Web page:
from Johannesburg, South Africa – Louis van der Merwe

Louis van der Merwe PhD (Dev. & Mngt.). Professional; Strategy process consultant and executive educator, Scenario-based Strategy, systemic approach to successful large scale organisational transformation including Eskom (SA) in the 80s, Shell Oil (Houston), Royal/Dutch Shell Europe Oil Products (SEOP) and others. More recently he developed a diagnostic for gauging City Government Resilience. He is converting this research into a handbook for practitioners.

2 April. We are now seeing the first infections in the townships of Alexandra (Gauteng Provence) and Khayelitsha (Cape Province). I am holding my breath expecting reports of exponential infections from these initial diagnoses. President Ramaphosa continues to lead from the front, with his approval ratings rising, has initiated widespread testing. This campaign aims to engage 10,000 field workers and will make a huge difference to building a feedback loop with which to diagnose hotspots which can then be more intensely and effectively isolated.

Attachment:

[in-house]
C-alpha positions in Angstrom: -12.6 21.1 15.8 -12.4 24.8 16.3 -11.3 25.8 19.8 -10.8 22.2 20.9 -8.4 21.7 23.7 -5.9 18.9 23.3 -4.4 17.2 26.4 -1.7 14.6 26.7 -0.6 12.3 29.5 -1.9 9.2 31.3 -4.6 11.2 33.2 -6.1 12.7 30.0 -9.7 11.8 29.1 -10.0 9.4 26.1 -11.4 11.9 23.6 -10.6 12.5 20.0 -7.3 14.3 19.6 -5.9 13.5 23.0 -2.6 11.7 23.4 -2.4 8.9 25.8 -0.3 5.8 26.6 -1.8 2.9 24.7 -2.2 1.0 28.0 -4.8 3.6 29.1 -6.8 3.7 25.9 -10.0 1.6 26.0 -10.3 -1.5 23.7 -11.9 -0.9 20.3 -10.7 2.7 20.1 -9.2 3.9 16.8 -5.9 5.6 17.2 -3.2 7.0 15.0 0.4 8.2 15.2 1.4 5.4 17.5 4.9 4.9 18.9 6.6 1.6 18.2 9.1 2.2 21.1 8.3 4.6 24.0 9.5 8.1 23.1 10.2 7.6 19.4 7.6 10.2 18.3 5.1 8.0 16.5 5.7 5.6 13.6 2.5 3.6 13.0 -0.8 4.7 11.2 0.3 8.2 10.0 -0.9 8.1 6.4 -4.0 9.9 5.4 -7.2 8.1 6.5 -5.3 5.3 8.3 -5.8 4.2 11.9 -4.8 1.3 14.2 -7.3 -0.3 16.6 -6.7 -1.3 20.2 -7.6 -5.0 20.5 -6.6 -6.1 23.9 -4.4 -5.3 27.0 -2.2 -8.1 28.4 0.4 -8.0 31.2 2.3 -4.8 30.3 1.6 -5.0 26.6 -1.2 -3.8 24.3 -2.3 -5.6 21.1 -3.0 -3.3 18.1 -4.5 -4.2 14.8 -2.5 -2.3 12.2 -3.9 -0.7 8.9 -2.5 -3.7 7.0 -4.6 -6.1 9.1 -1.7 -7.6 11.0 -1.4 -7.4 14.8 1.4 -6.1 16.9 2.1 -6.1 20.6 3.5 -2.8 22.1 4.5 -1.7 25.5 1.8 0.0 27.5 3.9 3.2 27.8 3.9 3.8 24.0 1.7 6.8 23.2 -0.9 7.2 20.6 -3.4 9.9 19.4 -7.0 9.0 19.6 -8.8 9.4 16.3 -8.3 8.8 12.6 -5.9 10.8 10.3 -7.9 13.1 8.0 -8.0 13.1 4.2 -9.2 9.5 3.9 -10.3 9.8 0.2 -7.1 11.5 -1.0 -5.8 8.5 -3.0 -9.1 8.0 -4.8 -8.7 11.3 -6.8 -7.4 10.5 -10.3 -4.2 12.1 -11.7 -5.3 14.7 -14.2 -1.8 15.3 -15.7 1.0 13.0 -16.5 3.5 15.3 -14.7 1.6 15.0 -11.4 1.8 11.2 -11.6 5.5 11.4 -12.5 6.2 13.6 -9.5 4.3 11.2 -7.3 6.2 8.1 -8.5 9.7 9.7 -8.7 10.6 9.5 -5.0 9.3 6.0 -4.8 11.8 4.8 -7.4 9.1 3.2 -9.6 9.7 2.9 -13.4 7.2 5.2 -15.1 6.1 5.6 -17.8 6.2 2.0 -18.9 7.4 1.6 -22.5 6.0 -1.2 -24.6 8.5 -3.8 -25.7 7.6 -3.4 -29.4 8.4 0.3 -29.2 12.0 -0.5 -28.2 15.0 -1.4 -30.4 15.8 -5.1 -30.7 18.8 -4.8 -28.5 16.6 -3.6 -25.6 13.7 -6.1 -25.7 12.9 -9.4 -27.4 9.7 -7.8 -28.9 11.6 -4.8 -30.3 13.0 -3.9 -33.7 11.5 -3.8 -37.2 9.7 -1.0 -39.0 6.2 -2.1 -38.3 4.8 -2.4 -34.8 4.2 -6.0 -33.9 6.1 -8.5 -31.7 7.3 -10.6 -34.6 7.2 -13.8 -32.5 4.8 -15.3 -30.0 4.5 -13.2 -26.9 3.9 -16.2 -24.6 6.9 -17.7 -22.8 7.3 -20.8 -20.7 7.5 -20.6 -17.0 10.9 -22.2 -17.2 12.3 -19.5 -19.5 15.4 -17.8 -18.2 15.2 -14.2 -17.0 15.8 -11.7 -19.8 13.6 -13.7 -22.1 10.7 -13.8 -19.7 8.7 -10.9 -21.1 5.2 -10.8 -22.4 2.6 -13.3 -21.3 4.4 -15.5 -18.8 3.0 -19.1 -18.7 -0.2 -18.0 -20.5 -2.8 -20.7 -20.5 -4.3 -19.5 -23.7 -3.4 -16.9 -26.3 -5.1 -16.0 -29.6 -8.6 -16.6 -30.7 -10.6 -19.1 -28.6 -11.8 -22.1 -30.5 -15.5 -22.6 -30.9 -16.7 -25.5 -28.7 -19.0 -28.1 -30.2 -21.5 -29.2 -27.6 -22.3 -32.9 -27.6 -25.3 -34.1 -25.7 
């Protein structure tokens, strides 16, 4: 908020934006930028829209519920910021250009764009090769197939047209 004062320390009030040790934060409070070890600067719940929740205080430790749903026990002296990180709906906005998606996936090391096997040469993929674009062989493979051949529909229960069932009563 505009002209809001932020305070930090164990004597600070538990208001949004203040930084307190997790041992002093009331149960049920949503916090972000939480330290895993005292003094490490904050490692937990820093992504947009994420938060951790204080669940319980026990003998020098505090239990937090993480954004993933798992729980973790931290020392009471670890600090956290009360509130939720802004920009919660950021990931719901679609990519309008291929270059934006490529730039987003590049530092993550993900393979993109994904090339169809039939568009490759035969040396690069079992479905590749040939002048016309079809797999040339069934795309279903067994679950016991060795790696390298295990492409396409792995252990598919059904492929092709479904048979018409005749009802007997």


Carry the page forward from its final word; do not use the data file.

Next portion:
Self-isolation moves forward in a typically South African manner. There seems to be widespread compliance from knowledge workers who routinely work from their home offices  in virtual mode. These privileged few hardly feel the pressures of social distancing as long as they do not have to leave the isolation and safety of their homes to stock up on meds or groceries. In township it’s a different matter, providing serious challenges to citizens of crowded township such as Diepkloof, Thembisa and other large settlements. These structures of apartheid reflect societal inequality which has persisted notwithstanding 25 years of democracy. The massive migration into urban areas creates further population pressures on accommodation and services.